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  A 10-Time Shooter  
Continued from Page 2
Investigating a Police Shooting

1. After a District police officer shoots and kills a citizen, the investigation is conducted by Homicide Branch detectives.

2. Within 24 hours, preliminary investigation is completed and a report goes to the office of the chief.

3. A more comprehensive report is supposed to be completed within 30 days. However, those investigations are often not done for more than a year.

4. When the Homicide Branch detectives have gathered all the evidence, they make a 'presentment' to the U.S. attorney's office grand jury intake section. An assistant U.S. attorney is assigned to review the case. The federal attorneys will decide whether to bring criminal charges against the officer.

5. Under an agreement with the police union, the department has 45 days to discipline the officer, if necessary.

6. During the 45 days, two parallel administrative procedures begin. One is a disciplinary branch investigation, in which the department decides whether the officer is fit for service.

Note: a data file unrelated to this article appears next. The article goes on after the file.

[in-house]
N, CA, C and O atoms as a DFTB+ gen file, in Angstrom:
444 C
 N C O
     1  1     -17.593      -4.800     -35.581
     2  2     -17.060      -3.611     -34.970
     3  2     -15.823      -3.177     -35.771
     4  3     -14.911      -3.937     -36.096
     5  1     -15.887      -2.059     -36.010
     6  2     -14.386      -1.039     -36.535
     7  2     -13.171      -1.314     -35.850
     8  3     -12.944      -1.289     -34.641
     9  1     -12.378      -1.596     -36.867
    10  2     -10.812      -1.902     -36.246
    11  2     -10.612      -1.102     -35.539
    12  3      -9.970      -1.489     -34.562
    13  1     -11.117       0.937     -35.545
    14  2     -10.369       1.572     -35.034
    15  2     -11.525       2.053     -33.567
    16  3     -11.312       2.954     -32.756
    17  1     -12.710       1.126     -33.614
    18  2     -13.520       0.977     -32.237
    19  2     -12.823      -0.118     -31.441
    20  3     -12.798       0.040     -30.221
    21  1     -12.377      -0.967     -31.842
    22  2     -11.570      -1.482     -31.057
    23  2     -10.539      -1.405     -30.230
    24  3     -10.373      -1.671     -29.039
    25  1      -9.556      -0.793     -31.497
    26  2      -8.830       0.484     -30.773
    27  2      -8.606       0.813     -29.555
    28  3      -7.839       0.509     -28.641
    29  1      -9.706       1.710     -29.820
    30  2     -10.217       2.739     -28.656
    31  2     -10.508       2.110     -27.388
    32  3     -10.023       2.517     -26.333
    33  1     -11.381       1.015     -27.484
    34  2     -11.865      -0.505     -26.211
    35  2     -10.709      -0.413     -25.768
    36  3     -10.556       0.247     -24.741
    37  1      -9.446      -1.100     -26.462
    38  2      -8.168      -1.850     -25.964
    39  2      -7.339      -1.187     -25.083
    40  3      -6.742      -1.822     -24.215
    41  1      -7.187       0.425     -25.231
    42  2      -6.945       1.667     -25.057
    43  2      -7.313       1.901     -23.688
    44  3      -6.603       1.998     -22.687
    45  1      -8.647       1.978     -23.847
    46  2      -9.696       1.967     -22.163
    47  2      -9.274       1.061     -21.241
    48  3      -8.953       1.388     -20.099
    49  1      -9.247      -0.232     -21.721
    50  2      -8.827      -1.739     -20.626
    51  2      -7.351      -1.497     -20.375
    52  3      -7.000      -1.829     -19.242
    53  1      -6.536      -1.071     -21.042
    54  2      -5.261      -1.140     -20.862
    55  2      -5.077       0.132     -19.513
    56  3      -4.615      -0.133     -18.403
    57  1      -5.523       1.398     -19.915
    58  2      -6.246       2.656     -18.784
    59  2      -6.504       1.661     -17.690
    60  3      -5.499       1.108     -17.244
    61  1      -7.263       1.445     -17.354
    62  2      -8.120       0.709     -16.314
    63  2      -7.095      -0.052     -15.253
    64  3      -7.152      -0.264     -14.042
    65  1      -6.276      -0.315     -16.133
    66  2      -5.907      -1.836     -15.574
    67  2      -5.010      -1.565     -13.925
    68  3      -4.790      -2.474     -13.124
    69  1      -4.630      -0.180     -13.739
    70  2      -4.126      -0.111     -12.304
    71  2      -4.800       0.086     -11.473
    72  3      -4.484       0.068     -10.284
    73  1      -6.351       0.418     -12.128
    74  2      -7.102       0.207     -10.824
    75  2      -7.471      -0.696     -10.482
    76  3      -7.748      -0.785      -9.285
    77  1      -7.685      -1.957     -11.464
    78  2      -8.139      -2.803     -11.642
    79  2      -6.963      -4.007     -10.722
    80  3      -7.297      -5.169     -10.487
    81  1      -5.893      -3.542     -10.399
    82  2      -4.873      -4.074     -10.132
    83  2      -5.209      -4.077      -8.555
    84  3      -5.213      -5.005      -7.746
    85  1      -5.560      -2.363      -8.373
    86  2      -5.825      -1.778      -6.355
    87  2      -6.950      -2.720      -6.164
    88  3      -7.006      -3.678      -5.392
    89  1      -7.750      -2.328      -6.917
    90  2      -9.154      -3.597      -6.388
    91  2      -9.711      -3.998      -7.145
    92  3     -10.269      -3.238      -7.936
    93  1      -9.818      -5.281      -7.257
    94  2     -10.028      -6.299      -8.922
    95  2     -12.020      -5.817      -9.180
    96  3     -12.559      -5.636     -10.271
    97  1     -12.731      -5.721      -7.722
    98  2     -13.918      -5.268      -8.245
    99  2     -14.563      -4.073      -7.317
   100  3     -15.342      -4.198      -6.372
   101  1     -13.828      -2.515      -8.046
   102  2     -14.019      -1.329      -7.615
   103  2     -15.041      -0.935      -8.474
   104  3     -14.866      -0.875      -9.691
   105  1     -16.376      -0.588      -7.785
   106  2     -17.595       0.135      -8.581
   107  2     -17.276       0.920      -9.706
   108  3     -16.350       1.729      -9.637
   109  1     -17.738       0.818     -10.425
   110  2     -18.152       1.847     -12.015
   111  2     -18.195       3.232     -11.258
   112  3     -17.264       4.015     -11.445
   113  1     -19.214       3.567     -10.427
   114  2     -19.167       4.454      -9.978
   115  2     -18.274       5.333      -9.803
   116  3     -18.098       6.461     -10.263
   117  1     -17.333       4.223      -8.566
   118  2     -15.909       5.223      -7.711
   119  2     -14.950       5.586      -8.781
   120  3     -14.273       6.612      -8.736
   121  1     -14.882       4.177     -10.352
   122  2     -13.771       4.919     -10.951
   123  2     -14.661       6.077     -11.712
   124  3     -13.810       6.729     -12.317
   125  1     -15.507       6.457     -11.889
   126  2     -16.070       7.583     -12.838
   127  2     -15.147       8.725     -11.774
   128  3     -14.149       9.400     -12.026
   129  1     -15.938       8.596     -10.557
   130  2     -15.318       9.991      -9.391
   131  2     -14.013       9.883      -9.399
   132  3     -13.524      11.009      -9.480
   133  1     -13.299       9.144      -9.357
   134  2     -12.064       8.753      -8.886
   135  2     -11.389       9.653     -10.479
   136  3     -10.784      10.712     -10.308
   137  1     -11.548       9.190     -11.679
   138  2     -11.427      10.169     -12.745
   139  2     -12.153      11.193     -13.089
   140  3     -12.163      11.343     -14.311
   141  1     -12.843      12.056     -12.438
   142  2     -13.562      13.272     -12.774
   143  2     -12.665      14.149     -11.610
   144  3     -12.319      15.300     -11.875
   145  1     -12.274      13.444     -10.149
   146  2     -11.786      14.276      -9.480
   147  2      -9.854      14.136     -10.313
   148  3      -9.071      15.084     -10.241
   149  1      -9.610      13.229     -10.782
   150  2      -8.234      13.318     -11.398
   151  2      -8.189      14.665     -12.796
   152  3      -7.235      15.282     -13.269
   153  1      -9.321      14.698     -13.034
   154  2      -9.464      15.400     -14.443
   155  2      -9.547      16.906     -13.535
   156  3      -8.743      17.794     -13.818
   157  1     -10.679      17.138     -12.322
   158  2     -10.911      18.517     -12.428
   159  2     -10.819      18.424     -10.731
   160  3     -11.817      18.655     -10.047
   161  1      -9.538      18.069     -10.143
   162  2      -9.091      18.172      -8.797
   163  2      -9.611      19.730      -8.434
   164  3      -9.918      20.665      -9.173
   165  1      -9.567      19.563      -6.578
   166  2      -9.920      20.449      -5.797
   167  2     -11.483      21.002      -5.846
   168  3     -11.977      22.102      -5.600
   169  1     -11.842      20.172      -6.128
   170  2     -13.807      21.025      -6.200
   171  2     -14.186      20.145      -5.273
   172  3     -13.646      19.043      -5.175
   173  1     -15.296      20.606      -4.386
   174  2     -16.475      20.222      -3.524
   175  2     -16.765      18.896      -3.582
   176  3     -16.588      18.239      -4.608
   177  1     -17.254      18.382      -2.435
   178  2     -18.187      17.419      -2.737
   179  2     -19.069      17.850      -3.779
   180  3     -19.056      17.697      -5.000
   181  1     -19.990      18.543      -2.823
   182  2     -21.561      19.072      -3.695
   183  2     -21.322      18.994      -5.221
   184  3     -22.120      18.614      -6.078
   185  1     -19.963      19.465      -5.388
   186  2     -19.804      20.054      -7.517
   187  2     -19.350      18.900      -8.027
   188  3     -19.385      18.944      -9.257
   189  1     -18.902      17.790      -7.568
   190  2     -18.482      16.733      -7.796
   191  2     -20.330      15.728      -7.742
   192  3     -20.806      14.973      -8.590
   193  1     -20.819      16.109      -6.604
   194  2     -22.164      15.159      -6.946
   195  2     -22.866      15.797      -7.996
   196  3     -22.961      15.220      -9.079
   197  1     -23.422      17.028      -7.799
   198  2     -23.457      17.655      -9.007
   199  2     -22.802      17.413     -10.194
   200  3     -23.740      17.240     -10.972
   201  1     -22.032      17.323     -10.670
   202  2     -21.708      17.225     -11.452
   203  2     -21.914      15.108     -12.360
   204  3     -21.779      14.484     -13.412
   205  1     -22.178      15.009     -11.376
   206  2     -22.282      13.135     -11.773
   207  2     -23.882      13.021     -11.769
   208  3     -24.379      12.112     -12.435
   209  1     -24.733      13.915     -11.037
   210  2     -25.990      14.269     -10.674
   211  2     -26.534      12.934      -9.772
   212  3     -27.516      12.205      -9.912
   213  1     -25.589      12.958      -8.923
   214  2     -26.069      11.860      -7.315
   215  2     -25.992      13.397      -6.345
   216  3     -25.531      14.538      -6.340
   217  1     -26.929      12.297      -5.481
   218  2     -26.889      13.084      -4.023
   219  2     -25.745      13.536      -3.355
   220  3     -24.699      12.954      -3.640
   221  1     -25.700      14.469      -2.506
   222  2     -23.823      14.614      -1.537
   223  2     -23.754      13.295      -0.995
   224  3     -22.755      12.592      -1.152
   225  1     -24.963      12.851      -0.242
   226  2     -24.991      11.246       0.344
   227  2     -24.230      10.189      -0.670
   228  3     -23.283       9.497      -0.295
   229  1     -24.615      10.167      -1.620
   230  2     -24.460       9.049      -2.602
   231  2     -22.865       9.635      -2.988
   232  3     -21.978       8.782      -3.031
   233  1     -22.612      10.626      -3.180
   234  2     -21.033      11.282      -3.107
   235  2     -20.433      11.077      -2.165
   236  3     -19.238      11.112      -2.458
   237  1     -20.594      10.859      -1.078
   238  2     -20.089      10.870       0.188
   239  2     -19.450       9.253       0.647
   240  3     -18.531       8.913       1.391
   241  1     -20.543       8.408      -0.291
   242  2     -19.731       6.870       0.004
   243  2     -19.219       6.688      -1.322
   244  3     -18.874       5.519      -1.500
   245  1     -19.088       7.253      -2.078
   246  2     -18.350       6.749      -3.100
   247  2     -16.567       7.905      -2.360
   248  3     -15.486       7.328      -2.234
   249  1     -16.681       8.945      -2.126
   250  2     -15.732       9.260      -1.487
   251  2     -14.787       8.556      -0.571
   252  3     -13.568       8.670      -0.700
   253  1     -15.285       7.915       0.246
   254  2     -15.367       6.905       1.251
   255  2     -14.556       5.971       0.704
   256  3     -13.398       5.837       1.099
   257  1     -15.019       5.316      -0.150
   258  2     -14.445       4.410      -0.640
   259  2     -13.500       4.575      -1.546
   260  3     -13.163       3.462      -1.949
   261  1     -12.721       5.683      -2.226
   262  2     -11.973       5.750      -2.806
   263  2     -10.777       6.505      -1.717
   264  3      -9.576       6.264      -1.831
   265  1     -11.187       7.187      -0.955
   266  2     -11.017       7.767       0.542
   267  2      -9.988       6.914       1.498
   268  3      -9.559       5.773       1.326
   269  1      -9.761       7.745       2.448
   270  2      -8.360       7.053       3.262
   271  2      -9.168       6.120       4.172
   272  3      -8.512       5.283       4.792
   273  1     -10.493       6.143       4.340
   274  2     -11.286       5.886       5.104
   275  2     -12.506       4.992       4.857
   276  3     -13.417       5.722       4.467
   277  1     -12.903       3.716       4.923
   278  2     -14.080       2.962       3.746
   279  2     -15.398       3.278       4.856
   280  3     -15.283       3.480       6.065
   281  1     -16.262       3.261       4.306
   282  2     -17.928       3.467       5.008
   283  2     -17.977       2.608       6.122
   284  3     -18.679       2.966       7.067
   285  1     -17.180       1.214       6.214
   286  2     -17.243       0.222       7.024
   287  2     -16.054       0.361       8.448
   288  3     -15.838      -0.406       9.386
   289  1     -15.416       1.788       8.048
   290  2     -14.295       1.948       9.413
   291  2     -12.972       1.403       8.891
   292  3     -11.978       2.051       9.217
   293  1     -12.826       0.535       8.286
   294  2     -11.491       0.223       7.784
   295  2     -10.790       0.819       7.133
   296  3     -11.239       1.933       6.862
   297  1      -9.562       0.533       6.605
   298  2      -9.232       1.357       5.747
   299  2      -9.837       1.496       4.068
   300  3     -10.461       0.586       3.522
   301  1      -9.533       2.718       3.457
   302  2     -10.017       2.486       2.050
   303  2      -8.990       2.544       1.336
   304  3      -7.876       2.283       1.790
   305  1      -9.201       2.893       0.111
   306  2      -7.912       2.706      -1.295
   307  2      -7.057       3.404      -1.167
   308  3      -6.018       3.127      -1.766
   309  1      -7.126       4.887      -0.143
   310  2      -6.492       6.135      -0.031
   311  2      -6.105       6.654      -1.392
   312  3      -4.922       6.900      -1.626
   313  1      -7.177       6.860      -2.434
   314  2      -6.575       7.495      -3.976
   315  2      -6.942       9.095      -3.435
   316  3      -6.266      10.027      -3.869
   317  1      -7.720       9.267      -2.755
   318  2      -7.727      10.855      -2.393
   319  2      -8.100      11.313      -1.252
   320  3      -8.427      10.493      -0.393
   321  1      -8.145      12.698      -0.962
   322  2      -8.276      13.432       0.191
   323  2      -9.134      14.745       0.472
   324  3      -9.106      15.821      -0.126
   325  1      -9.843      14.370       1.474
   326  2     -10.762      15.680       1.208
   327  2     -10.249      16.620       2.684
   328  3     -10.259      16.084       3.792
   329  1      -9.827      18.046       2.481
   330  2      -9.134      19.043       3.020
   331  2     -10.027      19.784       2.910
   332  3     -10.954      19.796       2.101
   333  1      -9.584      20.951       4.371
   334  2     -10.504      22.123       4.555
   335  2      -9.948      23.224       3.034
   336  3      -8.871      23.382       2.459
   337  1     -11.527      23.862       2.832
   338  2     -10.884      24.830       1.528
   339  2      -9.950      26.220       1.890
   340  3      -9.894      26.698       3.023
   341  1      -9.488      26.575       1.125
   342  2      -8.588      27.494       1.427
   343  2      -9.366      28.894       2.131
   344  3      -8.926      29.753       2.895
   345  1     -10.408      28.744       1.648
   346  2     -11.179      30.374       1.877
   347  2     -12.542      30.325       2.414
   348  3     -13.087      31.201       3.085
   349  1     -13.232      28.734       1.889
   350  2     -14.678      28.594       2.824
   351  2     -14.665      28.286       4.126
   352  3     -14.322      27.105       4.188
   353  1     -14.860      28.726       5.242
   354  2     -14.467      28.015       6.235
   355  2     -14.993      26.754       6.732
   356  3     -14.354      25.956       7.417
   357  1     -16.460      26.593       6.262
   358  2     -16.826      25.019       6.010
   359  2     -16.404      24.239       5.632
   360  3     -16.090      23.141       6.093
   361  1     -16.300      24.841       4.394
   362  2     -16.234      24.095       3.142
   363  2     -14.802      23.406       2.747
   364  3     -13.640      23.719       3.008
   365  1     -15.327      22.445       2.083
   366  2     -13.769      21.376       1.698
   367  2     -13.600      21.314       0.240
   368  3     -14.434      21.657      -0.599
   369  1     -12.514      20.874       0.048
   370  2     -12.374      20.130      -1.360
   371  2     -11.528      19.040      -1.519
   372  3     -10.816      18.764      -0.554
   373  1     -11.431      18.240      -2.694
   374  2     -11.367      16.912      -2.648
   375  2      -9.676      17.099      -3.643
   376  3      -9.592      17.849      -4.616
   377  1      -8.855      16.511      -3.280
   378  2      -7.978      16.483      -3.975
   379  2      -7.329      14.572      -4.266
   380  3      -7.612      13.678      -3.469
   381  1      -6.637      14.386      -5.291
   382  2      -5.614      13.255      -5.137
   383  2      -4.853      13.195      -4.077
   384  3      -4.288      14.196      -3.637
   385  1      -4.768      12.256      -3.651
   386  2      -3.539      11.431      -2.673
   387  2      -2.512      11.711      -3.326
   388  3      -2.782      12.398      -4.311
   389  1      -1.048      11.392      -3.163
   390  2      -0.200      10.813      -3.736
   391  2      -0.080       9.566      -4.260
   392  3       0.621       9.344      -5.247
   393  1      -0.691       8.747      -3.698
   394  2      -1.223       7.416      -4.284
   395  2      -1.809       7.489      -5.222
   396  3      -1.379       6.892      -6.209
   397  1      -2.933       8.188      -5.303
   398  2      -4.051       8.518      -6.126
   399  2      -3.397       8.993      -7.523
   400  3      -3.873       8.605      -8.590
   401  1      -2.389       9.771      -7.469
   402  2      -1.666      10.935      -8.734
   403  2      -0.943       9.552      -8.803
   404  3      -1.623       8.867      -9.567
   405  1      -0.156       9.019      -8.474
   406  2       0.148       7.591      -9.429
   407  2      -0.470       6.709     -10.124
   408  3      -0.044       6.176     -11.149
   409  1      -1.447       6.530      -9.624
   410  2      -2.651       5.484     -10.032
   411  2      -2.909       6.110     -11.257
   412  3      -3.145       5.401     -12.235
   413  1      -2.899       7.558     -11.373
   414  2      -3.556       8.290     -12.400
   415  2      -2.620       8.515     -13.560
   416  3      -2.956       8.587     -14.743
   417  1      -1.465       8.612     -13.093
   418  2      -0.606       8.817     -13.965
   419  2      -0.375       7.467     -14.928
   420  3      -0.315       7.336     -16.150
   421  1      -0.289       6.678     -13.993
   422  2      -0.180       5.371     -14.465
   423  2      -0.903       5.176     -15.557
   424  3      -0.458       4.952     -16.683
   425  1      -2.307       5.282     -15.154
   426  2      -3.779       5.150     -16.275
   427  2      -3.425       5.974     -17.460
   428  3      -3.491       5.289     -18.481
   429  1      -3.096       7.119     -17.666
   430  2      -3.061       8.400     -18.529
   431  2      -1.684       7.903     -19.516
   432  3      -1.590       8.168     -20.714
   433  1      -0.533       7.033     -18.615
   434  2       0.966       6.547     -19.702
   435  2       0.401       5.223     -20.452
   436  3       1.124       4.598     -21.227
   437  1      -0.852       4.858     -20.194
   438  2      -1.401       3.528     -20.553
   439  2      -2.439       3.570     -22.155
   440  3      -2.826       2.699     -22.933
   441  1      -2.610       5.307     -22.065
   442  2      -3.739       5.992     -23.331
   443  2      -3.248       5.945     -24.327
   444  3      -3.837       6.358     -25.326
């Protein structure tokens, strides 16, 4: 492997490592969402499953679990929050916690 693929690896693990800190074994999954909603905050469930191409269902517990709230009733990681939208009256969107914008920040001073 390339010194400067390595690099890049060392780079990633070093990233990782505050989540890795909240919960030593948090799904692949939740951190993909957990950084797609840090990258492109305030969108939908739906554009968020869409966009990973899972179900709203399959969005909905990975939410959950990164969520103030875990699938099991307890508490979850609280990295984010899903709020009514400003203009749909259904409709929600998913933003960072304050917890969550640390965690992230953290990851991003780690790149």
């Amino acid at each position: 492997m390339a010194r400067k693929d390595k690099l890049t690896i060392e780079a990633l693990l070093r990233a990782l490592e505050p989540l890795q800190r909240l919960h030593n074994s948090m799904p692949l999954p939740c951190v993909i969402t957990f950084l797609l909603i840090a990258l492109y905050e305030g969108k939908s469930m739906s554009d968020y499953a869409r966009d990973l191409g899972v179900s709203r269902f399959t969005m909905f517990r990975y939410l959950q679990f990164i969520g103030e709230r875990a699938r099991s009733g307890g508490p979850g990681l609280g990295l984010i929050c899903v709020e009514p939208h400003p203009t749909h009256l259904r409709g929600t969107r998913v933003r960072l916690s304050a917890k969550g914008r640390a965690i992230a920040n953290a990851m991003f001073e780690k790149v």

7. At the same time, there is a parallel investigation conducted by police Use of Service Weapon Review Board. The board considers only narrow technical issues about the discharge and handling of the weapon.

Most police officers go years without firing a weapon, some their entire careers. But from 1992 to 1994, Officer Lawrence D. Walker used his pistol six times. During those incidents, he and other officers shot three people in the back, killing two and wounding a third. Police declared all six shootings justified.

Citizens filed five lawsuits over shootings involving Walker. The District paid $186,701 in settlements and judgments to resolve the cases, court records show. Walker did not respond to phone calls and letters seeking comment.

Five of Walker's shootings – all in a 10-month period in 1992 and 1993 – were investigated by his supervisor, then-Sgt. Donald Gossage. In two of those shootings, citizens died.

Police regulations say fatal shootings should be investigated independently by the homicide branch. Gossage said in an interview that police officials dispatched him to the scene of both fatal shootings involving Walker. Gossage said he subsequently spoke with the homicide detectives about the physical evidence and the witness statements they were gathering, and about the status of the cases. Gossage said his role was limited to examining whether the officers had violated department policy, not whether they had violated criminal laws.

Two years after those shootings, when Walker and his partners had been cleared by U.S. attorneys, Gossage wrote the department's final investigative reports on the cases and recommended that the shootings be declared justified, police records show. Gossage said that his reports were impartial and followed department policy but that supervisors generally should be barred from investigating their own officers.